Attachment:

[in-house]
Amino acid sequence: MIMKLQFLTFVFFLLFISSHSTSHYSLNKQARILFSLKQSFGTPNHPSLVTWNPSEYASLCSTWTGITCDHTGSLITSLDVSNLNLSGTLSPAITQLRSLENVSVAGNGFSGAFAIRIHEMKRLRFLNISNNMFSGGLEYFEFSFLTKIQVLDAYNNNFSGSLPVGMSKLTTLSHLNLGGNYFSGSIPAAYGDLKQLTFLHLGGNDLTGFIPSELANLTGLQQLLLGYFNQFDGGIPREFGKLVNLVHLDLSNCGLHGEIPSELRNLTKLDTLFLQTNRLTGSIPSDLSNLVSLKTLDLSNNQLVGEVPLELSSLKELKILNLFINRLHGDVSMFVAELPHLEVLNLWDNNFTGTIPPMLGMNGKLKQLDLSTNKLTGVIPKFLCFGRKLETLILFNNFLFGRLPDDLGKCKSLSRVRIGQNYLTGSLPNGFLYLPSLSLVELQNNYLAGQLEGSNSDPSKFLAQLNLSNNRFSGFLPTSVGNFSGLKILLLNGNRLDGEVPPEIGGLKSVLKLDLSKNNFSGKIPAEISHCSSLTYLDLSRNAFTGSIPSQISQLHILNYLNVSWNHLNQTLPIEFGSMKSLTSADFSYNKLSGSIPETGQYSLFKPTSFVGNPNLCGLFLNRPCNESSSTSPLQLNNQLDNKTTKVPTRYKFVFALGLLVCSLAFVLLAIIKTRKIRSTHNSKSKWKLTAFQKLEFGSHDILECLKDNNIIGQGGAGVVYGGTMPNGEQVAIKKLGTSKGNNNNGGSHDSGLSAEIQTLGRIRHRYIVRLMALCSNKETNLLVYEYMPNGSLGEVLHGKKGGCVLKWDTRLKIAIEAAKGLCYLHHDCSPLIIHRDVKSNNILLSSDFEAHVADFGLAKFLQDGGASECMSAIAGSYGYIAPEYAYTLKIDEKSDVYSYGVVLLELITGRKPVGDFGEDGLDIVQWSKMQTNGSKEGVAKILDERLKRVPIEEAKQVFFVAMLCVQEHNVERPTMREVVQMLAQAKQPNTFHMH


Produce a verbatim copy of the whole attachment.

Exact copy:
[in-house]
Amino acid sequence: MIMKLQFLTFVFFLLFISSHSTSHYSLNKQARILFSLKQSFGTPNHPSLVTWNPSEYASLCSTWTGITCDHTGSLITSLDVSNLNLSGTLSPAITQLRSLENVSVAGNGFSGAFAIRIHEMKRLRFLNISNNMFSGGLEYFEFSFLTKIQVLDAYNNNFSGSLPVGMSKLTTLSHLNLGGNYFSGSIPAAYGDLKQLTFLHLGGNDLTGFIPSELANLTGLQQLLLGYFNQFDGGIPREFGKLVNLVHLDLSNCGLHGEIPSELRNLTKLDTLFLQTNRLTGSIPSDLSNLVSLKTLDLSNNQLVGEVPLELSSLKELKILNLFINRLHGDVSMFVAELPHLEVLNLWDNNFTGTIPPMLGMNGKLKQLDLSTNKLTGVIPKFLCFGRKLETLILFNNFLFGRLPDDLGKCKSLSRVRIGQNYLTGSLPNGFLYLPSLSLVELQNNYLAGQLEGSNSDPSKFLAQLNLSNNRFSGFLPTSVGNFSGLKILLLNGNRLDGEVPPEIGGLKSVLKLDLSKNNFSGKIPAEISHCSSLTYLDLSRNAFTGSIPSQISQLHILNYLNVSWNHLNQTLPIEFGSMKSLTSADFSYNKLSGSIPETGQYSLFKPTSFVGNPNLCGLFLNRPCNESSSTSPLQLNNQLDNKTTKVPTRYKFVFALGLLVCSLAFVLLAIIKTRKIRSTHNSKSKWKLTAFQKLEFGSHDILECLKDNNIIGQGGAGVVYGGTMPNGEQVAIKKLGTSKGNNNNGGSHDSGLSAEIQTLGRIRHRYIVRLMALCSNKETNLLVYEYMPNGSLGEVLHGKKGGCVLKWDTRLKIAIEAAKGLCYLHHDCSPLIIHRDVKSNNILLSSDFEAHVADFGLAKFLQDGGASECMSAIAGSYGYIAPEYAYTLKIDEKSDVYSYGVVLLELITGRKPVGDFGEDGLDIVQWSKMQTNGSKEGVAKILDERLKRVPIEEAKQVFFVAMLCVQEHNVERPTMREVVQMLAQAKQPNTFHMH